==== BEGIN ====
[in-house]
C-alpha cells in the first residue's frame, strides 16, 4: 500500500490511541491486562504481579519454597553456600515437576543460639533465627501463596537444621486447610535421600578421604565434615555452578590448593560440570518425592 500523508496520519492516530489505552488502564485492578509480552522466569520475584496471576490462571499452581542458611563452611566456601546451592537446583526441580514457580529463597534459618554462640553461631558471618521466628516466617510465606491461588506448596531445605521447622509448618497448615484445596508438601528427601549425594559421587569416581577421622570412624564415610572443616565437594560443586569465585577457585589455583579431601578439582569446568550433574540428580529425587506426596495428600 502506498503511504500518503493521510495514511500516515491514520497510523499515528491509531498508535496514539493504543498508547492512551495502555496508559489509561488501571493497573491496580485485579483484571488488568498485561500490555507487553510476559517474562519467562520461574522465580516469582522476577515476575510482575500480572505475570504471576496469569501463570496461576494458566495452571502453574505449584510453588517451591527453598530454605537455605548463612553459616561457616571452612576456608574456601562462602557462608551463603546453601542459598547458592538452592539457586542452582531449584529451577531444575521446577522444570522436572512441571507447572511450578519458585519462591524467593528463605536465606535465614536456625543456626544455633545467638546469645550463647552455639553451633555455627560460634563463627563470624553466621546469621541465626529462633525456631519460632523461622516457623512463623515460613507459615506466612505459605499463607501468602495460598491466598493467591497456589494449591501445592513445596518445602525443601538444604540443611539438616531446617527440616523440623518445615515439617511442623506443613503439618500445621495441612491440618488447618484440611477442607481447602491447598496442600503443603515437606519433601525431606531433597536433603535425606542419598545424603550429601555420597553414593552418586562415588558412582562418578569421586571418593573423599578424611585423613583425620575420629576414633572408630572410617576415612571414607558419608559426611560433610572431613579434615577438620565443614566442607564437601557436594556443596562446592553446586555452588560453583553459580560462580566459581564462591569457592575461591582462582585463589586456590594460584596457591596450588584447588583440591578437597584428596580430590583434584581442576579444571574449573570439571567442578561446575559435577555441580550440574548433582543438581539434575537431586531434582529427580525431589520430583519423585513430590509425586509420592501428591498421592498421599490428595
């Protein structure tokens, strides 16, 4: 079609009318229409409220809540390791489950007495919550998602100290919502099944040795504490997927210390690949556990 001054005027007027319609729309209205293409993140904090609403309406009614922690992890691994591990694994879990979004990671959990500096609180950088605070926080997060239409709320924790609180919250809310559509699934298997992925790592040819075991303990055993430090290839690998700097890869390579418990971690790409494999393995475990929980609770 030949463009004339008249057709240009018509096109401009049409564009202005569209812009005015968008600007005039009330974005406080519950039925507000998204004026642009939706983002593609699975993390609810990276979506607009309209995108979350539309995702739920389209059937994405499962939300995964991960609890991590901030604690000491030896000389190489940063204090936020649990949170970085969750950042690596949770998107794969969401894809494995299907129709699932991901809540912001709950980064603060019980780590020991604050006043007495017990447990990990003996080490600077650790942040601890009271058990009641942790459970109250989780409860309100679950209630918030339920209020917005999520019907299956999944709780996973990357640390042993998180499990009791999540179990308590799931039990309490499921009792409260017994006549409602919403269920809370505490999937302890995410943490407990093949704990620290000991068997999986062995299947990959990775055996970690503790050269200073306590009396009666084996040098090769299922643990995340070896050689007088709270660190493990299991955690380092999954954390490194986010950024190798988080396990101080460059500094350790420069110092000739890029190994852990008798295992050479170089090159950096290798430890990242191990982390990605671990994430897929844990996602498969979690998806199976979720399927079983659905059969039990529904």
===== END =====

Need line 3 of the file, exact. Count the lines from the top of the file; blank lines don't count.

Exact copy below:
């Protein structure tokens, strides 16, 4: 079609009318229409409220809540390791489950007495919550998602100290919502099944040795504490997927210390690949556990 001054005027007027319609729309209205293409993140904090609403309406009614922690992890691994591990694994879990979004990671959990500096609180950088605070926080997060239409709320924790609180919250809310559509699934298997992925790592040819075991303990055993430090290839690998700097890869390579418990971690790409494999393995475990929980609770 030949463009004339008249057709240009018509096109401009049409564009202005569209812009005015968008600007005039009330974005406080519950039925507000998204004026642009939706983002593609699975993390609810990276979506607009309209995108979350539309995702739920389209059937994405499962939300995964991960609890991590901030604690000491030896000389190489940063204090936020649990949170970085969750950042690596949770998107794969969401894809494995299907129709699932991901809540912001709950980064603060019980780590020991604050006043007495017990447990990990003996080490600077650790942040601890009271058990009641942790459970109250989780409860309100679950209630918030339920209020917005999520019907299956999944709780996973990357640390042993998180499990009791999540179990308590799931039990309490499921009792409260017994006549409602919403269920809370505490999937302890995410943490407990093949704990620290000991068997999986062995299947990959990775055996970690503790050269200073306590009396009666084996040098090769299922643990995340070896050689007088709270660190493990299991955690380092999954954390490194986010950024190798988080396990101080460059500094350790420069110092000739890029190994852990008798295992050479170089090159950096290798430890990242191990982390990605671990994430897929844990996602498969979690998806199976979720399927079983659905059969039990529904």